Westworld’s convoluted timelines, plethora of secrets, and philosophical questions about the nature and personhood of robots have dominated the conversation around the series and quite often episodes of the series itself. But when a stellar performance from a member of the Ghost Nation takes over for one of its most focused episodes, the paradigm shift is staggering.
The Ghost Nation is made up of “older model hosts,” which have been around since beta or alpha testing. They’re the first ones in and the ones that almost get left behind. (Not a bad metaphor for the Native American experience in America.) But with “Kiksuya,“ they stop being a metaphor and start being characters.
Especially their chief, Akecheta, who’s appeared in the last few episodes and is played by Zahn McClarnon in a tour-de-force performance, navigating some seriously choppy waters when it comes to memory and identity. McClarnon spoke with Paste about playing a member of the Ghost Nation, Terrence Malick, and what it’s like working on Westworld.
Paste: I’m so glad we could talk, because your performance in “Kiksuya” blew me away.
Zahn McClarnon: Appreciate it, man. Thank those beautiful bold creative people. [Showrunners] Jonah [Nolan] and Lisa [Joy], [writer] Carly Wray, the directors, the production… It takes the whole team. It really does take a village.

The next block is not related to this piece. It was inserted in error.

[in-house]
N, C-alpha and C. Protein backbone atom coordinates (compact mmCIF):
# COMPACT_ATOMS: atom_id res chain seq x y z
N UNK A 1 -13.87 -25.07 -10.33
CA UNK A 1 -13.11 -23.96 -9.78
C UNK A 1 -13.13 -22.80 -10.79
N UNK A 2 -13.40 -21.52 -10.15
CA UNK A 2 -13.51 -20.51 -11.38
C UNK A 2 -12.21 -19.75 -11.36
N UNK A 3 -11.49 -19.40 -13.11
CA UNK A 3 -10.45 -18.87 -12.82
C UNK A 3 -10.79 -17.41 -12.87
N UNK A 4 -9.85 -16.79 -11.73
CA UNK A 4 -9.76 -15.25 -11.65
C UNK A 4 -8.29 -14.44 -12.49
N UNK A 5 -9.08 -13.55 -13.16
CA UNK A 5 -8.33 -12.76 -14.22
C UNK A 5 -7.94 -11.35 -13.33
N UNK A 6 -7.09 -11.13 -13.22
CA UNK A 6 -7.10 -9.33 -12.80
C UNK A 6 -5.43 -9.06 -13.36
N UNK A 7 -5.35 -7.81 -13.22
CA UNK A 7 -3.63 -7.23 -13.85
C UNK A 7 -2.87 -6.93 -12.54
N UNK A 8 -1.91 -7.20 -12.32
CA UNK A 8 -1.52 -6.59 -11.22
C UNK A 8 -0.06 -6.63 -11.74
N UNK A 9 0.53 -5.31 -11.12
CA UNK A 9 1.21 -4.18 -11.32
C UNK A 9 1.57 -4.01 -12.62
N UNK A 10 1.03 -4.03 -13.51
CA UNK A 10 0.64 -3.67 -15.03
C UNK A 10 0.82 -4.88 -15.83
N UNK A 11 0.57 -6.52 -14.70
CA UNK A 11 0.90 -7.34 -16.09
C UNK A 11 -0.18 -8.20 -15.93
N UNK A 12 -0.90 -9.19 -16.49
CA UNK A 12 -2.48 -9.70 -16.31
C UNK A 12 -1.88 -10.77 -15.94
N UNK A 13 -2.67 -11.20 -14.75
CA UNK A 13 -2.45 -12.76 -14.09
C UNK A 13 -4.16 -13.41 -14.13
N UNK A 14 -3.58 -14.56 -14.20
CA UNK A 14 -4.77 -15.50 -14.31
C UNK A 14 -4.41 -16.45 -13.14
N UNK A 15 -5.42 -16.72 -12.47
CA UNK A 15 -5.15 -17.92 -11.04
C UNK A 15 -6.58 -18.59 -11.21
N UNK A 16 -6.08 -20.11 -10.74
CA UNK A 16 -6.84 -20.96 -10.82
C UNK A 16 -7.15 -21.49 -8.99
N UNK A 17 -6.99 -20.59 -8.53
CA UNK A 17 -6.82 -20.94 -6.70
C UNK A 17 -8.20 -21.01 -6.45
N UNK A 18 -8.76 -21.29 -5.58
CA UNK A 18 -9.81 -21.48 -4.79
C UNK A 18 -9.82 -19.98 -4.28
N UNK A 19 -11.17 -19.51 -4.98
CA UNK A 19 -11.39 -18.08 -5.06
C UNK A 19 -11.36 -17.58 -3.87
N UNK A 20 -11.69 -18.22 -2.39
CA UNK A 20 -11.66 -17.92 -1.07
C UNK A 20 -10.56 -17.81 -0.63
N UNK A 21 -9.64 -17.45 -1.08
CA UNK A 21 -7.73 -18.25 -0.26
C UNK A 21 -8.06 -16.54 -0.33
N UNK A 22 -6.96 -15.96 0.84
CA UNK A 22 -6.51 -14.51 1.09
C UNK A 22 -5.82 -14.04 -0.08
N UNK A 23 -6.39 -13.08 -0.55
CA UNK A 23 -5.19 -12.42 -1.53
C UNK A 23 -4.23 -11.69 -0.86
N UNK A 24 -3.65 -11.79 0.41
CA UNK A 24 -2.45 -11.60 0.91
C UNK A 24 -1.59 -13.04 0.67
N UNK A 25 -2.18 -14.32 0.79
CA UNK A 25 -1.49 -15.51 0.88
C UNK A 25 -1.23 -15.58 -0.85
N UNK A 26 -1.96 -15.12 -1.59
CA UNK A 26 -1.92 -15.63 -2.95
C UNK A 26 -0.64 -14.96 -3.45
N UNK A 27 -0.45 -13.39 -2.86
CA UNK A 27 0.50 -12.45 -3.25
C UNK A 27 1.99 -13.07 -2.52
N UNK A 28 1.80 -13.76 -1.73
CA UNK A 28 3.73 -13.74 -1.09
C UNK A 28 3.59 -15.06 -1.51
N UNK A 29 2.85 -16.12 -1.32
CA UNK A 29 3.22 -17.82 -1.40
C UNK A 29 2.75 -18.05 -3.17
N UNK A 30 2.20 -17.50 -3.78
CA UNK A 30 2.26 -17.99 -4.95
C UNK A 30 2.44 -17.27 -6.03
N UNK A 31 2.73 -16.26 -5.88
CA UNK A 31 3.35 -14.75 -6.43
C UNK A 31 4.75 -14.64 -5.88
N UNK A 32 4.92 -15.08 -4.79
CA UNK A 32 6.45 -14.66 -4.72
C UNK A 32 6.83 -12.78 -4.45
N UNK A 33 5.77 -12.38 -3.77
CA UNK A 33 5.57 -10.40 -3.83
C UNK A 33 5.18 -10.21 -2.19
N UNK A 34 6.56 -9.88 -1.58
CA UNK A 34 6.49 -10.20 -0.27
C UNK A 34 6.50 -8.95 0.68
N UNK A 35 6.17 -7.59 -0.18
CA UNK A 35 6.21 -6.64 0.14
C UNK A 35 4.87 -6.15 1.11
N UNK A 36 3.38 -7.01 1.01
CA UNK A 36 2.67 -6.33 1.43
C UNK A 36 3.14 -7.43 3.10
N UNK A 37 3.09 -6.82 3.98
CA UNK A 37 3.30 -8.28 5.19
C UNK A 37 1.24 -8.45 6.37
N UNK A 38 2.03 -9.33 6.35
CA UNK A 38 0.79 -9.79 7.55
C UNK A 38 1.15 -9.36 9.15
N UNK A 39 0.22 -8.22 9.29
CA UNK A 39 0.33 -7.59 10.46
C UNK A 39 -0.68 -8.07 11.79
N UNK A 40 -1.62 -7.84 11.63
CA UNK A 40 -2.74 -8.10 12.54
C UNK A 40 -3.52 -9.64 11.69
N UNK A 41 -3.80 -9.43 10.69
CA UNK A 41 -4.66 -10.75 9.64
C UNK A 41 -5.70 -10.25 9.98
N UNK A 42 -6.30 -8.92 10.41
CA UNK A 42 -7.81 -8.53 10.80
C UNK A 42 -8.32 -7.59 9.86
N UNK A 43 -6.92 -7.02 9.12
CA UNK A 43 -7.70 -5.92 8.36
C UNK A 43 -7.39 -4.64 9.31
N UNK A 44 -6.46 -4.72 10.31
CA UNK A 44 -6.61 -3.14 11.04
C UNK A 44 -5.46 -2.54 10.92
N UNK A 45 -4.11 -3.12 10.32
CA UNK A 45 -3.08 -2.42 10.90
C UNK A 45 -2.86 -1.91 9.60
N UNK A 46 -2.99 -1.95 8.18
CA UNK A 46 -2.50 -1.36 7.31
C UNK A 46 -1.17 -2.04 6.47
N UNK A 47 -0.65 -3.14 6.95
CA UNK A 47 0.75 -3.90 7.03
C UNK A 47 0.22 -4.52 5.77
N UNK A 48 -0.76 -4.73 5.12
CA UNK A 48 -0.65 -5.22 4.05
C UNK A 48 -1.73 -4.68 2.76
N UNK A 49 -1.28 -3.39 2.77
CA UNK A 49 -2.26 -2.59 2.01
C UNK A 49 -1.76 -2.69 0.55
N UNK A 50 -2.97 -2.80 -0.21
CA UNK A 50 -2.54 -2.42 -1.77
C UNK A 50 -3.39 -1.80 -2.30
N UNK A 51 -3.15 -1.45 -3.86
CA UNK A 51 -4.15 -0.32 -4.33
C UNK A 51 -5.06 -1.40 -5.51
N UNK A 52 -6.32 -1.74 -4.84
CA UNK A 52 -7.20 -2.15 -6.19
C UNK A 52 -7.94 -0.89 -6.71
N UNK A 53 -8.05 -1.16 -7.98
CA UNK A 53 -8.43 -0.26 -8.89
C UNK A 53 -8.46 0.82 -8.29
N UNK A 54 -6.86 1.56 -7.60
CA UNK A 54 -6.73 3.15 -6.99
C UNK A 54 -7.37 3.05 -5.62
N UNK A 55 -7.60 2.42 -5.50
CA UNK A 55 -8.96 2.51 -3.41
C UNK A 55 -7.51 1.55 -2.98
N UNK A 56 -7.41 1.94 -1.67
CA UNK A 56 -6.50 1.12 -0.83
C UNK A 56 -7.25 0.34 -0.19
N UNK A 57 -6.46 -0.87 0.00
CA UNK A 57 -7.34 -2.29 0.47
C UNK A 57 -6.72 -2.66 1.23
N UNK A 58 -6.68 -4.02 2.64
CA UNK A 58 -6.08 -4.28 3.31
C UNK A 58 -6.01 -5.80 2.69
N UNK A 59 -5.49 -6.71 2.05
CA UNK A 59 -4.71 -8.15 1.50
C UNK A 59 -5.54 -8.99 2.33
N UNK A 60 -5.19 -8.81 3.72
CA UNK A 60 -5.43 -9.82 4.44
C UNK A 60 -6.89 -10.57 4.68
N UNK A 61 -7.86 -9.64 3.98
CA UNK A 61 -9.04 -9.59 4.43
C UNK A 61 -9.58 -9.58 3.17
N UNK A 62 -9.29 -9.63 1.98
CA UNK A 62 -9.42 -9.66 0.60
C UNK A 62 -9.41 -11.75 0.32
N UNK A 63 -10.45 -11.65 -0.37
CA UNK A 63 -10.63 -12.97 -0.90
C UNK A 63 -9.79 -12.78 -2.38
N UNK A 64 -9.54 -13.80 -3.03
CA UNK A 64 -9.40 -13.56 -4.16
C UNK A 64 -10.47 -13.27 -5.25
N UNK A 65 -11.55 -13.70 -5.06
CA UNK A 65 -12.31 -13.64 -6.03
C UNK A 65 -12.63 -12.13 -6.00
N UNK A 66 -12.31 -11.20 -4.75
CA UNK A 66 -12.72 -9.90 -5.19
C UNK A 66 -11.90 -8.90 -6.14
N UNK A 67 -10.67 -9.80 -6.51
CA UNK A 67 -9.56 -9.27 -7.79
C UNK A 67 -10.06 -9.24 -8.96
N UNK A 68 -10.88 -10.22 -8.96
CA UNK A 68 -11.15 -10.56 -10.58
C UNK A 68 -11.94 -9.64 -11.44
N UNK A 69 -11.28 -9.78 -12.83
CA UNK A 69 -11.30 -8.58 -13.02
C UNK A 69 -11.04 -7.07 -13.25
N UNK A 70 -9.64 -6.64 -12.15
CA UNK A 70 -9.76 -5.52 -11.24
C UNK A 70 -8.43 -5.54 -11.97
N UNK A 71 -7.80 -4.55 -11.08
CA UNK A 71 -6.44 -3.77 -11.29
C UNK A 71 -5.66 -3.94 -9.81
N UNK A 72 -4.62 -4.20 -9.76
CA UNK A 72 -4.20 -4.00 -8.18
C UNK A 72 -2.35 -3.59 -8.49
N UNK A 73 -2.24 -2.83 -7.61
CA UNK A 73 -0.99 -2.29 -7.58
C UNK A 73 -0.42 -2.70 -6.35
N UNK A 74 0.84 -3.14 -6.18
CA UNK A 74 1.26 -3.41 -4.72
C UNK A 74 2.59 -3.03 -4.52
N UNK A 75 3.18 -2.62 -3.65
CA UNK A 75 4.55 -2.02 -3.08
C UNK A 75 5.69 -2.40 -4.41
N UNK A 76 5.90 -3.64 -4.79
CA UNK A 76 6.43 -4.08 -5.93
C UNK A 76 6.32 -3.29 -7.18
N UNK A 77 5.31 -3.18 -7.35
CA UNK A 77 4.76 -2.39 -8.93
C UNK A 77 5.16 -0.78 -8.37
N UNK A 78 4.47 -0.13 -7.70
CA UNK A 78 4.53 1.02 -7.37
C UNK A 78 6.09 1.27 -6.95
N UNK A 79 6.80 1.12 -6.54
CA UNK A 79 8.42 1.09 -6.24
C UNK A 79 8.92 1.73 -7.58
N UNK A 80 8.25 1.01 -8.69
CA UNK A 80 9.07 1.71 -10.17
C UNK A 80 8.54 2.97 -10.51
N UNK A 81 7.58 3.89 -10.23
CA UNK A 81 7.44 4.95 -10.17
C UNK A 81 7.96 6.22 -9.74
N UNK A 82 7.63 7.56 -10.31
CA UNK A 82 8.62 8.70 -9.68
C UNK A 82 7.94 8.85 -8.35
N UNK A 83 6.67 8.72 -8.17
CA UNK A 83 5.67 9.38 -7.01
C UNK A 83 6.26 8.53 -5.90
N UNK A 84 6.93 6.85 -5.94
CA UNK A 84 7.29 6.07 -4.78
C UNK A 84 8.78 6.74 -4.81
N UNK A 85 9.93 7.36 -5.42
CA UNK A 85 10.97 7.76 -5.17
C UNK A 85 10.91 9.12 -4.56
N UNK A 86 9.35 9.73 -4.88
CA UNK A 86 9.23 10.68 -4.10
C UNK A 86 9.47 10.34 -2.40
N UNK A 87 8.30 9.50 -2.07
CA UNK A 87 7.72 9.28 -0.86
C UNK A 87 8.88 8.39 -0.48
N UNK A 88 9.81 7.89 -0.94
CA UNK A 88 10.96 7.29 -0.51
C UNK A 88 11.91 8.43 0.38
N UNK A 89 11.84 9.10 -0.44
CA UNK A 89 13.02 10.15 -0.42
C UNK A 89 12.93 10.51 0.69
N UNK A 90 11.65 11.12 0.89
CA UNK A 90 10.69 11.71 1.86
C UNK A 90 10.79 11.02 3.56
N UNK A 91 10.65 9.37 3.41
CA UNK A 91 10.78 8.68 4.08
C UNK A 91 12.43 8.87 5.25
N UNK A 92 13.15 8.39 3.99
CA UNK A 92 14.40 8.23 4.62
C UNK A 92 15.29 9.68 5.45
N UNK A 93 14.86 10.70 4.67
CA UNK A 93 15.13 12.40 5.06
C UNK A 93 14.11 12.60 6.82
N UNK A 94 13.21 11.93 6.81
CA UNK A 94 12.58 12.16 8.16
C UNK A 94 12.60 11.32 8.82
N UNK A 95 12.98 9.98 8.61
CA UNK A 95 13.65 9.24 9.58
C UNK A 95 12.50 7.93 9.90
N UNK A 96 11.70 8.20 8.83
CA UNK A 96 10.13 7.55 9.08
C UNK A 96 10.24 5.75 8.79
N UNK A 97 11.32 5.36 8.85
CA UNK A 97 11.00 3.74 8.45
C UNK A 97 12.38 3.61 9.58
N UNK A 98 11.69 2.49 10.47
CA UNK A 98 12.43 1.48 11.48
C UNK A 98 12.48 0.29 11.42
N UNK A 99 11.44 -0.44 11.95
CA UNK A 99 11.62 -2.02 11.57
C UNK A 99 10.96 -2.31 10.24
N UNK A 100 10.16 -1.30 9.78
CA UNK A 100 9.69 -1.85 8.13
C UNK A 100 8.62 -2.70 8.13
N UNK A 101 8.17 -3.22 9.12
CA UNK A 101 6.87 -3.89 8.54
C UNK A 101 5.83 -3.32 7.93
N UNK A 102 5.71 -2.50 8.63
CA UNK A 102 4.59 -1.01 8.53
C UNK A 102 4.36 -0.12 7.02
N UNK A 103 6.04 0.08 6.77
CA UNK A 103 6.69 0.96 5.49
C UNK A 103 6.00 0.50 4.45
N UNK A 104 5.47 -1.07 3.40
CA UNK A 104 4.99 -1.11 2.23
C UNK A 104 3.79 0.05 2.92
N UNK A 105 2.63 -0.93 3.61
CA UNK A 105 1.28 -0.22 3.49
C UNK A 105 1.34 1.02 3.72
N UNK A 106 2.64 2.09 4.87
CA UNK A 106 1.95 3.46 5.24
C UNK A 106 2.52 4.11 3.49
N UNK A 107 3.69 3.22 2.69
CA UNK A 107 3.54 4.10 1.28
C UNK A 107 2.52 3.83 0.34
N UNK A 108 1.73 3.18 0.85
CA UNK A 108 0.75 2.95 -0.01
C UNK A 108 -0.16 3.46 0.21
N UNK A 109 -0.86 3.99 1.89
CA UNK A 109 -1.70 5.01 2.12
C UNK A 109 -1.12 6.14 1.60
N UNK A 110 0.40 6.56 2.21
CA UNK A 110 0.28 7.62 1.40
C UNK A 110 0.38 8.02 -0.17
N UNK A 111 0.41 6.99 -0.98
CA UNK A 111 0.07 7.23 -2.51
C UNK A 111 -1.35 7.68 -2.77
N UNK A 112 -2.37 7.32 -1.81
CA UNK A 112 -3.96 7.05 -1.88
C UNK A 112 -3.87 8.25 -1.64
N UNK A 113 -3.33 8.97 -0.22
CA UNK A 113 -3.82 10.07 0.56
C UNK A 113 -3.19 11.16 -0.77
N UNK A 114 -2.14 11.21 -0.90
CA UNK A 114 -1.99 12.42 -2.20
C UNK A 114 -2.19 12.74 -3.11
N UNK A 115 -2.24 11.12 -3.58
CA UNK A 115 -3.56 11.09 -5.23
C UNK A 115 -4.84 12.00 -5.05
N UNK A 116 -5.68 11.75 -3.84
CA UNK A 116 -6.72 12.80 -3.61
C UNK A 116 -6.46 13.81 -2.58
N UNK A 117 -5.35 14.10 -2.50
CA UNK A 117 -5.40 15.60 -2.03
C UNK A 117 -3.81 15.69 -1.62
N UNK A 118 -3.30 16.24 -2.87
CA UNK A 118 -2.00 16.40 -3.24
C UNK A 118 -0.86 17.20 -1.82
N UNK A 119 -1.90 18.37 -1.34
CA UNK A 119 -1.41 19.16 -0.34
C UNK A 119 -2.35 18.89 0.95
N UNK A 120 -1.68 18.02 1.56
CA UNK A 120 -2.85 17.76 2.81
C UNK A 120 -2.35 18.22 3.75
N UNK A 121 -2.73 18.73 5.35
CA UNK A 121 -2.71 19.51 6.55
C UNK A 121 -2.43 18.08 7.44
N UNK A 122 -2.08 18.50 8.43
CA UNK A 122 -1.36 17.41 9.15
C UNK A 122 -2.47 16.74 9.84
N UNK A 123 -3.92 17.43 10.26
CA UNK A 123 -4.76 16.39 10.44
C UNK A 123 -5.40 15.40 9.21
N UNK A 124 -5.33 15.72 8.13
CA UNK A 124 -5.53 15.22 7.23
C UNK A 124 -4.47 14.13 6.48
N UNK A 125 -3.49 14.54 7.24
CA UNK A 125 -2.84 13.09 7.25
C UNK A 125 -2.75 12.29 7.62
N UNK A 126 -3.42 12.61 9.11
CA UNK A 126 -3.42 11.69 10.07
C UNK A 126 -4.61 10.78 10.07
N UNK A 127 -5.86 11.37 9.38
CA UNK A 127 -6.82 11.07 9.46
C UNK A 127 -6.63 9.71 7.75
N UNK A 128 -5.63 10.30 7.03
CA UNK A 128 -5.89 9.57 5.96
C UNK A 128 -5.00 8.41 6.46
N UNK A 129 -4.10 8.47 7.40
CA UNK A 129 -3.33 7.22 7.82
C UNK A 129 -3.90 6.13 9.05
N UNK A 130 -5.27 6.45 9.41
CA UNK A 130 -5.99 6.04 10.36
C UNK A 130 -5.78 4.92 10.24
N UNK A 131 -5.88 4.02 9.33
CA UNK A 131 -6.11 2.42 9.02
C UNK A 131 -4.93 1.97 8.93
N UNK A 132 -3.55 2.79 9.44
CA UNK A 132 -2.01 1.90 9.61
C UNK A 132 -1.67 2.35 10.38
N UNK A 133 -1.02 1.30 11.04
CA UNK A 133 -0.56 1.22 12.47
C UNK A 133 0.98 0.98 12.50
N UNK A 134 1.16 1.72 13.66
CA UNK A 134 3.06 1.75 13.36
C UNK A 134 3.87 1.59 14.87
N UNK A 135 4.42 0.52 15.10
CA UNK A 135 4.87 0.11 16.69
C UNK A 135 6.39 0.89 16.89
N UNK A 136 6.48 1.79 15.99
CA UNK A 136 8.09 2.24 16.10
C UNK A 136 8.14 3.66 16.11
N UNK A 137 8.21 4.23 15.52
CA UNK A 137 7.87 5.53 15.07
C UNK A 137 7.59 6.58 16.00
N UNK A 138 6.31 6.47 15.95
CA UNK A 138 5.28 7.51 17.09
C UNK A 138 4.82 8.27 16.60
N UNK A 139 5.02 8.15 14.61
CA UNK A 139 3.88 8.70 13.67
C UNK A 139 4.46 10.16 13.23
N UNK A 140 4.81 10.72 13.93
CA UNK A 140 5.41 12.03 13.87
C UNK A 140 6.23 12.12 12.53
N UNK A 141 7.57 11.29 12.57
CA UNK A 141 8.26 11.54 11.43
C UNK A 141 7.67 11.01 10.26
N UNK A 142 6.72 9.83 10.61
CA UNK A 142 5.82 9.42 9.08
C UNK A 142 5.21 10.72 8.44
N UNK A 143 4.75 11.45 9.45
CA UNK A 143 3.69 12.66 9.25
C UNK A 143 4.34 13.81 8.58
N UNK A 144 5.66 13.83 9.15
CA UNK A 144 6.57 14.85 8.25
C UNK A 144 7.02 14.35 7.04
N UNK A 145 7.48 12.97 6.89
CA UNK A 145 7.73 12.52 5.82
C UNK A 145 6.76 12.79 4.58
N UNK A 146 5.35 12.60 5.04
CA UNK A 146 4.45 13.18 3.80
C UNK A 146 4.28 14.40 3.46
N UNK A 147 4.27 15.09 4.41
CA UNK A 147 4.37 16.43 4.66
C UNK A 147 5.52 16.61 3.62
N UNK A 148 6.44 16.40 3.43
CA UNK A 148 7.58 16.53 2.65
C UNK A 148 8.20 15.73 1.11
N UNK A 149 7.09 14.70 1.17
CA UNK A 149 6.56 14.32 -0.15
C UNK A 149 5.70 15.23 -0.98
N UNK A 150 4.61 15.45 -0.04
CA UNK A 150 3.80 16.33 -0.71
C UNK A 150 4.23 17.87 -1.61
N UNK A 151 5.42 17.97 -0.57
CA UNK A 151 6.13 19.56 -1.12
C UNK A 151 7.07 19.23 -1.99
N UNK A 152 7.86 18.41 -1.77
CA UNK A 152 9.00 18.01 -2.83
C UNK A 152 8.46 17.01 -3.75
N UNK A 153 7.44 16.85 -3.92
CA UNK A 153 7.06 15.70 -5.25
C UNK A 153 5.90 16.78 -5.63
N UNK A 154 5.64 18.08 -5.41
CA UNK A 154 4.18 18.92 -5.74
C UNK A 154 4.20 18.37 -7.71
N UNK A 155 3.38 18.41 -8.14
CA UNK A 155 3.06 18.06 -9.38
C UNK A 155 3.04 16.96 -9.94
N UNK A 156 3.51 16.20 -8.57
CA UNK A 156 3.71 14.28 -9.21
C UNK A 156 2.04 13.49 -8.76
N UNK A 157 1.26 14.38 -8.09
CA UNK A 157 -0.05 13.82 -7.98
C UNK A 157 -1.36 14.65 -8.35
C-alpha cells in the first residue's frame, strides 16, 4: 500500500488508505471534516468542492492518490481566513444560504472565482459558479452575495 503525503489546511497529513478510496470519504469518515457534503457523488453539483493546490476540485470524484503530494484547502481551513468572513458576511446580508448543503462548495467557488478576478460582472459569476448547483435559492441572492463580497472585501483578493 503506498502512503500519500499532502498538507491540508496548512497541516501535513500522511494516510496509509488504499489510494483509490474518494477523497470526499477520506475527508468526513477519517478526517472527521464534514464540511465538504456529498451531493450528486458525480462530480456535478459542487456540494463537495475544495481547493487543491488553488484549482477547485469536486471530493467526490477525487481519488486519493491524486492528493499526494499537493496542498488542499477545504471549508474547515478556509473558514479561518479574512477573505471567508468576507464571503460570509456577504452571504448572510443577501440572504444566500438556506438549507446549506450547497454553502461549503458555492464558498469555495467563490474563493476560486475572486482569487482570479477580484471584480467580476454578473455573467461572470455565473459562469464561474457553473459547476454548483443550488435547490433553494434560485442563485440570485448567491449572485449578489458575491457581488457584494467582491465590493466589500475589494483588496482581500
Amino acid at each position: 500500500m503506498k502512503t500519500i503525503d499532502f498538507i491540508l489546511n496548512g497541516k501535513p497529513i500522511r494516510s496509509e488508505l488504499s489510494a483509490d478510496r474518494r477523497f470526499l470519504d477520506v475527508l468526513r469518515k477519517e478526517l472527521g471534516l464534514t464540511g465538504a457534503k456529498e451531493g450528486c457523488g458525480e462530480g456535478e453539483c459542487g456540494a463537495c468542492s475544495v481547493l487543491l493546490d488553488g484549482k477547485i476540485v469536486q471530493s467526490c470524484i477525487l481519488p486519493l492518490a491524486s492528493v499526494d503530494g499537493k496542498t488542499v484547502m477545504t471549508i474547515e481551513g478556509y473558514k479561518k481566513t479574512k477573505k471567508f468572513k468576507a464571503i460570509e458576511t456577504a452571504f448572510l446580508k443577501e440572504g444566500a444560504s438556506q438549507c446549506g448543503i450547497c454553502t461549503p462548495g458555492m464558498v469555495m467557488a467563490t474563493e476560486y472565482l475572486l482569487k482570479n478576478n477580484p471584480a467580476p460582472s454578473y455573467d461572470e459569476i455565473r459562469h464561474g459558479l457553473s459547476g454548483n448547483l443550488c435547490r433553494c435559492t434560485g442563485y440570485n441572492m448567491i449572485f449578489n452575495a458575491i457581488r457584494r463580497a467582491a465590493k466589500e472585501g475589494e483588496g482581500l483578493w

Paste: When you were going after this role, did you know what it was going to be?
McClarnon: To be honest with you, no. I went through the process all actors go through. I auditioned—and they don’t give you a lot of material to audition with—and you make a choice, put it on tape. Obviously, I was aware of Westworld and how innovative the show was. I probably would’ve worked for free to be on the show. I just think it’s bold television.
Paste: So getting Akecheta came down to sending in a tape?
McClarnon: Yeah, yeah. They give you a few lines of dialogue for you to kinda get the idea—a little bit vaguely—of who the character is, then you do your lines and hope for the best.
Paste: You had no idea that this character, who up until now was pretty one-note and mysterious, was going to get this whole episode of sci-fi romantic tragedy?